The FDA has approved the release of genetically modified mosquitoes into the Florida Keys in a bid to battle the spread of the Zika virus. The mutant mosquitoes are created in U.S. laboratories. The mosquitoes that will be released in the Florida Keys are all non-biting male Aedes aegyptis species. Scientists hope that the genetically modified male mosquitoes will breed with the female mosquitoes, creating offspring which cannot survive outside of a lab setting, causing a drop in the mosquito population.
The Daily Mail reports that the Aedes aegyptis mosquito is known for carrying the Zika virus and by curbing the population of these types of mosquitoes in Florida, scientists could also decrease the number of Zika infected mosquitoes in the area. The genetically modified mosquitoes are created in a lab with their DNA being synthetically altered to produce offspring that will die outside of a lab setting. Therefore, if the GM mosquitoes breed with females in the general mosquito population, the offspring will not survive.
The FDA greenlit releasing mutant Zika-killing mosquitoes in Florida
— Fusion (@Fusion) August 7, 2016
The FDA has approved the release of the mutant mosquitoes as it is revealed that current measures are not working to slow the spread of Zika in Miami. Currently, aerial spraying of insecticides seems to be working at a minimum with some health officials worrying the mosquitoes have grown immune to the spray. CDC Chief Dr. Tom Frieden has been vocal about his concern regarding the mosquitoes apparent resistance to the sprays which has sparked the way for more unique measures such as the genetically modified mosquitoes. However, local health authorities say that it seems the sprays are finally taking effect in the area and Frieden says some of the results are promising.
Despite efforts of the spray finally taking effect, it seems the FDA and CDC want to ensure the populations are kept in check as the Zika virus spreads which means that the mutant mosquitoes are being slated for release. The Florida Keys will be the testing ground for the GM mosquitoes but a release date has not been provided. Though the FDA and health officials in the U.S. have deemed the release of the mosquitoes safe, others have adamantly opposed the release noting that the impact of such a release could be irreversible.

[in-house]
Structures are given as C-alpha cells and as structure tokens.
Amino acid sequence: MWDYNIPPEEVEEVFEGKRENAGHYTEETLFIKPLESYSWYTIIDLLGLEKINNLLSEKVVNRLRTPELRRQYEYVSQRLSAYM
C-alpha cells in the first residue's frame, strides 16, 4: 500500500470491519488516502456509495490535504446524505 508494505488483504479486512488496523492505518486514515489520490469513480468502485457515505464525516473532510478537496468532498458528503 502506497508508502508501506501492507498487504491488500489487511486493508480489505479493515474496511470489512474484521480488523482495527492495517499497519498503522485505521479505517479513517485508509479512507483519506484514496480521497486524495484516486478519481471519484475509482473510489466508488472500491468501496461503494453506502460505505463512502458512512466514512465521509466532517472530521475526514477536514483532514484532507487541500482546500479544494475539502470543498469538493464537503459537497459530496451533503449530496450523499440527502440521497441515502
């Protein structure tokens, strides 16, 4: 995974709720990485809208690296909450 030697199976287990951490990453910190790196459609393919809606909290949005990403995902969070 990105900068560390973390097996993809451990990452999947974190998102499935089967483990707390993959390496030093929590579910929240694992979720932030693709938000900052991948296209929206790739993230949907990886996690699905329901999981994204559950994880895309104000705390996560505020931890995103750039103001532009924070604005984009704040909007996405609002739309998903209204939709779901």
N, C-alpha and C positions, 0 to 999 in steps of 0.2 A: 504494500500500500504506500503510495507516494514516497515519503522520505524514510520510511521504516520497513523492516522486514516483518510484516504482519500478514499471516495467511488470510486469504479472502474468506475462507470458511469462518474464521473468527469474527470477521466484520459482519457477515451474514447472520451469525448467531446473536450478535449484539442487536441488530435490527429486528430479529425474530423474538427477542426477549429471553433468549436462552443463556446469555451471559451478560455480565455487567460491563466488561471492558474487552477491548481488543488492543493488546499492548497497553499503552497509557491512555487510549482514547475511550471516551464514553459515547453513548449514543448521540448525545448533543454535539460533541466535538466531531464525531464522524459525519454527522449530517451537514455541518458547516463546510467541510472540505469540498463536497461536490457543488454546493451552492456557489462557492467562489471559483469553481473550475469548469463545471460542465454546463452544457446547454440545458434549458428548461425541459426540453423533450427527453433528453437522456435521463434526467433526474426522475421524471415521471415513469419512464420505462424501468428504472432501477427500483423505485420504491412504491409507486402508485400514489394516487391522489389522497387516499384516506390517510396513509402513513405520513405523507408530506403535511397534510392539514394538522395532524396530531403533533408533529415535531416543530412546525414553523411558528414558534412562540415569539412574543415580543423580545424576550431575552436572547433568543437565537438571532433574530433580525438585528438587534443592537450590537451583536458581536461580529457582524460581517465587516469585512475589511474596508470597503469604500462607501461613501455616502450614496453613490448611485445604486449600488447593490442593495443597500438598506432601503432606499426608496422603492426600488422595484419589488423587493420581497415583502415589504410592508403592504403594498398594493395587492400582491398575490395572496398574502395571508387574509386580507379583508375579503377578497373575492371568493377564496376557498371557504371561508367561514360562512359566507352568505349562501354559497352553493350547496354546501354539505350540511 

Isn’t this how movies on the Syfy channel start? FDA approves mutant mosquitoes to kill off Zika in Florida https://t.co/rXBG2jAqAi
— Kevin Maguire (@maguirekevin) August 6, 2016
According to Common Dreams, the genetically modified mosquitoes were created by Oxitec, the maker of other popular GMO products such as AquaBounty Salmon. The company notes that the release of the male mosquitoes can be beneficial as it will reduce the mosquito population and ultimately the amount of mosquitoes carrying the Zika virus.
“Oxitec has genetically engineered male mosquitoes—known as OX513A males—which it will release into the wild to mate with native female Aedes aegypti, which bite and can potentially spread disease. Their offspring die off, reducing the population. “
However, Zen Honeycutt, the director of an anti-GMO group called Moms Across America, has concerns about the release of the mutant mosquitoes. Honeycutt notes that without long-term environmental impact studies, it is “irresponsible” to release the altered mosquitoes into the general population. One concern is the effect on animals that eat mosquitoes and what it may do to those animals or others up the food chain. Similarly, Honeycutt notes that once in the environment the mosquitoes can’t be controlled which could cause irreversible should negative impacts occur.
— The Progressive Mind (@Libertea2012) August 8, 2016
“Releasing GMO mosquitoes into the environment without long term environmental impact studies is irresponsible and frightening. What about the creatures who eat the mosquitoes and all the life forms up the food chain? The impact could be irreversible… Allowing uncontrollable genetically altered life forms into the wild is not justified.”
What do you think about the release of genetically modified mosquitoes into the Florida Keys in a bid to curb the Zika virus? Is it irresponsible?
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